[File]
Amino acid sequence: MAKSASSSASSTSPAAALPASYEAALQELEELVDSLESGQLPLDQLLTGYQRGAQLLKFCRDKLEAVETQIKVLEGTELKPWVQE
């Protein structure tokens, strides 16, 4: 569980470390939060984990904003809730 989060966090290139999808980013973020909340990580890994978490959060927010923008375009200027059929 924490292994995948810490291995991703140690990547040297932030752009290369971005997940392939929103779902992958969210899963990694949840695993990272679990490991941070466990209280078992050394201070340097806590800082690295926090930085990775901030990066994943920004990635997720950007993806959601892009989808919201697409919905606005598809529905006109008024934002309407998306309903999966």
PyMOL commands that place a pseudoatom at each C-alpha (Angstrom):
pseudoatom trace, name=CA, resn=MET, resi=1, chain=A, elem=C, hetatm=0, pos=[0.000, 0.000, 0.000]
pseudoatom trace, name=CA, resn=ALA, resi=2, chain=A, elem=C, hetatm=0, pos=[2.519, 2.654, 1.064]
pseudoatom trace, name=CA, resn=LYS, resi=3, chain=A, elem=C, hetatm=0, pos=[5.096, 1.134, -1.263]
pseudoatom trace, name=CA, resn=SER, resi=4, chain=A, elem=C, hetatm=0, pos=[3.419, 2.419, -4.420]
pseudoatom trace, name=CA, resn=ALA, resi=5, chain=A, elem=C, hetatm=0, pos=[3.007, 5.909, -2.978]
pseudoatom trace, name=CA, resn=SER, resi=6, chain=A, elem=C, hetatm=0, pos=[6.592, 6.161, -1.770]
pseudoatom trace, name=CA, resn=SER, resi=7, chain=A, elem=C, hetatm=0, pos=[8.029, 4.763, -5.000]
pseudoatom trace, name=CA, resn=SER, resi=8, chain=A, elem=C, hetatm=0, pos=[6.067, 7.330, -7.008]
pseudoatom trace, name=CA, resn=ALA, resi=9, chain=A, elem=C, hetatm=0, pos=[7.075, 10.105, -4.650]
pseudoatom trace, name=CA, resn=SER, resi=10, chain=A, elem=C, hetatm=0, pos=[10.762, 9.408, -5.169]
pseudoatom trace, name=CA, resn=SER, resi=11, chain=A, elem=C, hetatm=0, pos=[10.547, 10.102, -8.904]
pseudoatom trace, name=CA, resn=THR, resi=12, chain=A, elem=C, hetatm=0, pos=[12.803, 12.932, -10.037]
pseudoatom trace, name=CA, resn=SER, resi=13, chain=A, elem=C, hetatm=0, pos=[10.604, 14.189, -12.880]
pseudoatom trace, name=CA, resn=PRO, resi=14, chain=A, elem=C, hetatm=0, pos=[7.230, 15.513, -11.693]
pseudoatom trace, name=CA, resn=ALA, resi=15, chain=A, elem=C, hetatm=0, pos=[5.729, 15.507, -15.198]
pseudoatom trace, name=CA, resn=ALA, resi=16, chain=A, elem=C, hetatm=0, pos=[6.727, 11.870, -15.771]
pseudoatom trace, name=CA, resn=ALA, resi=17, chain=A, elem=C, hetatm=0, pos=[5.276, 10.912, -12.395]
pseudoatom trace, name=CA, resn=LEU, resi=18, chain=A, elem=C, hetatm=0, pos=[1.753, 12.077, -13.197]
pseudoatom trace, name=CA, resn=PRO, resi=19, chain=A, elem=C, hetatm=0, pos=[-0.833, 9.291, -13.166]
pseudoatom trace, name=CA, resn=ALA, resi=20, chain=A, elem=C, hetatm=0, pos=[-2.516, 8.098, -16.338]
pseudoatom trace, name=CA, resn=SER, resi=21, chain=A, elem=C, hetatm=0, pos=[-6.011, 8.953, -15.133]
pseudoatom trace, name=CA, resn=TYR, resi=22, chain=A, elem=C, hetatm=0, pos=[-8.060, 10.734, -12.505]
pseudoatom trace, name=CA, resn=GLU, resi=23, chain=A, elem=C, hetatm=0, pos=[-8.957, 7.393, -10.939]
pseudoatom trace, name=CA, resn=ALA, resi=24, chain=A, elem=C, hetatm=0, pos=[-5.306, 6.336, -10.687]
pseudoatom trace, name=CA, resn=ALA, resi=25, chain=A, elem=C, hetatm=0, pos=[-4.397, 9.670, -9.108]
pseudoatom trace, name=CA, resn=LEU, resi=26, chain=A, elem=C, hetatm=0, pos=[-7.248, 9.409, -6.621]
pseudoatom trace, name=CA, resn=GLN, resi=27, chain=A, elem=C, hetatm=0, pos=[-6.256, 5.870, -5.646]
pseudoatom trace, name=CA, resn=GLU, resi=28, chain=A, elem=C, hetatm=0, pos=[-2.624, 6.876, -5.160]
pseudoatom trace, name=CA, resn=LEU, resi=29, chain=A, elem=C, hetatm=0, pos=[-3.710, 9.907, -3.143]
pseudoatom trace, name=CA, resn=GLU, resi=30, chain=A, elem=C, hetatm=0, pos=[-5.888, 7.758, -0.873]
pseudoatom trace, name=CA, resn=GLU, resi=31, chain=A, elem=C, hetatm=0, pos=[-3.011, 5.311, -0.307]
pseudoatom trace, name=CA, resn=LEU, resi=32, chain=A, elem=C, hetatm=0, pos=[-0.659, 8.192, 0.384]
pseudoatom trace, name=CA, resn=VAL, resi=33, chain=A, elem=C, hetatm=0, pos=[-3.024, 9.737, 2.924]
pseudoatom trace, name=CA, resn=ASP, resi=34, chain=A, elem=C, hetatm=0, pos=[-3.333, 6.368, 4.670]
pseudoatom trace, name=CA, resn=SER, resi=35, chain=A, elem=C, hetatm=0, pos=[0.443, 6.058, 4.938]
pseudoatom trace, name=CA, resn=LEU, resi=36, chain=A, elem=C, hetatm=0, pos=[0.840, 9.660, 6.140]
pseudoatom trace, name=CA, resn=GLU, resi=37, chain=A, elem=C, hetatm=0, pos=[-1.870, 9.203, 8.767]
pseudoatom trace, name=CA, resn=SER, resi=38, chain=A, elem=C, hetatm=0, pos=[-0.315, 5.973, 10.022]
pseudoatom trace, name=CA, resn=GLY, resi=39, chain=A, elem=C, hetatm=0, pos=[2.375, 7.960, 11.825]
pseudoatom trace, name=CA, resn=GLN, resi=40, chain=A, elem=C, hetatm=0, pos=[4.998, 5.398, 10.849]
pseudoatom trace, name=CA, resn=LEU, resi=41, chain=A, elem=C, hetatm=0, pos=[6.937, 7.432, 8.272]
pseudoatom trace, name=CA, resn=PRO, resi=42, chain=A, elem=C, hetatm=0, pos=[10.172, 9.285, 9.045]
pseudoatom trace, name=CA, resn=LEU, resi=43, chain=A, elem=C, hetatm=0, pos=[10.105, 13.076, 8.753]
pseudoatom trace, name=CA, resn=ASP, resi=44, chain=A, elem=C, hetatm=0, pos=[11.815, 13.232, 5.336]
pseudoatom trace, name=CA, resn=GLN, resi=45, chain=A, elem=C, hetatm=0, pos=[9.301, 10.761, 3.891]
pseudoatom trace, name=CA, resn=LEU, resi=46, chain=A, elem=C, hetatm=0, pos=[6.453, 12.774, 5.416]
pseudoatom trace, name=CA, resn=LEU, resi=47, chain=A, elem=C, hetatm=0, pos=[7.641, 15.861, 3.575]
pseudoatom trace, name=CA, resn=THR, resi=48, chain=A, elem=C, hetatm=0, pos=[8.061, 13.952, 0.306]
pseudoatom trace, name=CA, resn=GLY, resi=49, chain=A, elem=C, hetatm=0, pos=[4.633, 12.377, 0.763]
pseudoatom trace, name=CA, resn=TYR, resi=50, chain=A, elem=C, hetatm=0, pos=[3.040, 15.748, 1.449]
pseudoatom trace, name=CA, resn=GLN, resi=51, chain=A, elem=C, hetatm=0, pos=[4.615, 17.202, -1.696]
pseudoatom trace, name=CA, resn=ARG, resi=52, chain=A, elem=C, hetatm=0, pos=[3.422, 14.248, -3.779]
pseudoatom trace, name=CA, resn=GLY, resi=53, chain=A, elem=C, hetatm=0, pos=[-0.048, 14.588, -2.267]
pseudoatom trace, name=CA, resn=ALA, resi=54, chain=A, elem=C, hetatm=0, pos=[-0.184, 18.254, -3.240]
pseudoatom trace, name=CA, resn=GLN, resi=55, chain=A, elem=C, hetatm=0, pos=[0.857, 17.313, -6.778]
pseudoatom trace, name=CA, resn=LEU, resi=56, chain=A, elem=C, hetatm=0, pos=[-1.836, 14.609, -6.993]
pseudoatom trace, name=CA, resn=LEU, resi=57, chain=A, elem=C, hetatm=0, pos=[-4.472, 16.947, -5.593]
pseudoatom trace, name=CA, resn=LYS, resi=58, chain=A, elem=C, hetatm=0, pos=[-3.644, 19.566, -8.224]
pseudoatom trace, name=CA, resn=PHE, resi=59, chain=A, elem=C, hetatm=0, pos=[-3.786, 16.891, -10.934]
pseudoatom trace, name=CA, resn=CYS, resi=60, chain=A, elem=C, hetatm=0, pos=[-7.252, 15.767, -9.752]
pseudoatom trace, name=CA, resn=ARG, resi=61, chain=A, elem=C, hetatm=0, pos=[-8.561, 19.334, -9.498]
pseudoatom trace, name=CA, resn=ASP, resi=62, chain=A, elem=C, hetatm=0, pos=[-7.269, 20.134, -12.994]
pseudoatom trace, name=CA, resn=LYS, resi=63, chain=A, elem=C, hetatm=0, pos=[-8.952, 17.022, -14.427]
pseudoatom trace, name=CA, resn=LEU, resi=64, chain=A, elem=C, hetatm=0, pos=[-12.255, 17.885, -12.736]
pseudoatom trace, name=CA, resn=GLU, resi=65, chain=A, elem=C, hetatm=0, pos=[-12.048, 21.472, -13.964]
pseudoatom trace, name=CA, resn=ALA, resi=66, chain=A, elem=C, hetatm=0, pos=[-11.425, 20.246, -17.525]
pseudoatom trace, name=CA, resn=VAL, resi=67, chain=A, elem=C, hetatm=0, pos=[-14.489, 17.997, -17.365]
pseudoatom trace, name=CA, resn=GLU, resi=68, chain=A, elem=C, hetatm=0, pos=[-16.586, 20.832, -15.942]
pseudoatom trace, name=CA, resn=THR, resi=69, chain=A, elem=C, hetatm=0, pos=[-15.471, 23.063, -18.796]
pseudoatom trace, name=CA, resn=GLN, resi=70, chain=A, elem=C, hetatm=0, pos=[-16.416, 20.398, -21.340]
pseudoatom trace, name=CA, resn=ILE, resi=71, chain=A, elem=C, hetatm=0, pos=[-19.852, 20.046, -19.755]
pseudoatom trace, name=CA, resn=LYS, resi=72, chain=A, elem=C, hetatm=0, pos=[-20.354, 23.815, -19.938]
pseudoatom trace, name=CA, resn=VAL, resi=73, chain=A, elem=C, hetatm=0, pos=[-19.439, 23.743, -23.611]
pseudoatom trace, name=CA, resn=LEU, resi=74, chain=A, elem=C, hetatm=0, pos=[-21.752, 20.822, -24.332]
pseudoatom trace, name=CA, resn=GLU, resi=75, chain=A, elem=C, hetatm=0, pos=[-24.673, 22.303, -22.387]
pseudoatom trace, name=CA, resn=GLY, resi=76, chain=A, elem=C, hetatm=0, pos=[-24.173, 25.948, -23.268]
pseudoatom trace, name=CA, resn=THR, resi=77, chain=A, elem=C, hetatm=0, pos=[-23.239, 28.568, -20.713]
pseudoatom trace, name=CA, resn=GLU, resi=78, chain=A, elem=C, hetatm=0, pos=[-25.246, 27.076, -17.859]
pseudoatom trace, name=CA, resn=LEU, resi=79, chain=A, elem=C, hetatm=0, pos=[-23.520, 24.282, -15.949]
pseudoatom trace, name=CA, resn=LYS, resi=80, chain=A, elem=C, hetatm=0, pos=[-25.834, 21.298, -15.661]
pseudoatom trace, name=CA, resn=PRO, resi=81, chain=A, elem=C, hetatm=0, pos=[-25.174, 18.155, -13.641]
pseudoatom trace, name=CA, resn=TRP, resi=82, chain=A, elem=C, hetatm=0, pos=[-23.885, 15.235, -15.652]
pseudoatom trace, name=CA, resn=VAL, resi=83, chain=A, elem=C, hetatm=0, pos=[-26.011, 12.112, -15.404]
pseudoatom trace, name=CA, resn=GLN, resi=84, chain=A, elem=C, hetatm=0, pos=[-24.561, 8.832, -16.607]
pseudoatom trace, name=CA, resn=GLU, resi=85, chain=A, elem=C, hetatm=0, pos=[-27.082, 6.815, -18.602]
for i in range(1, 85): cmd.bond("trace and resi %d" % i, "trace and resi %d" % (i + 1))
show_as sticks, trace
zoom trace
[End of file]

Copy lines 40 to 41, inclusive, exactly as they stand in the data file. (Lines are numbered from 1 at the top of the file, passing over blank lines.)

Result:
pseudoatom trace, name=CA, resn=GLU, resi=37, chain=A, elem=C, hetatm=0, pos=[-1.870, 9.203, 8.767]
pseudoatom trace, name=CA, resn=SER, resi=38, chain=A, elem=C, hetatm=0, pos=[-0.315, 5.973, 10.022]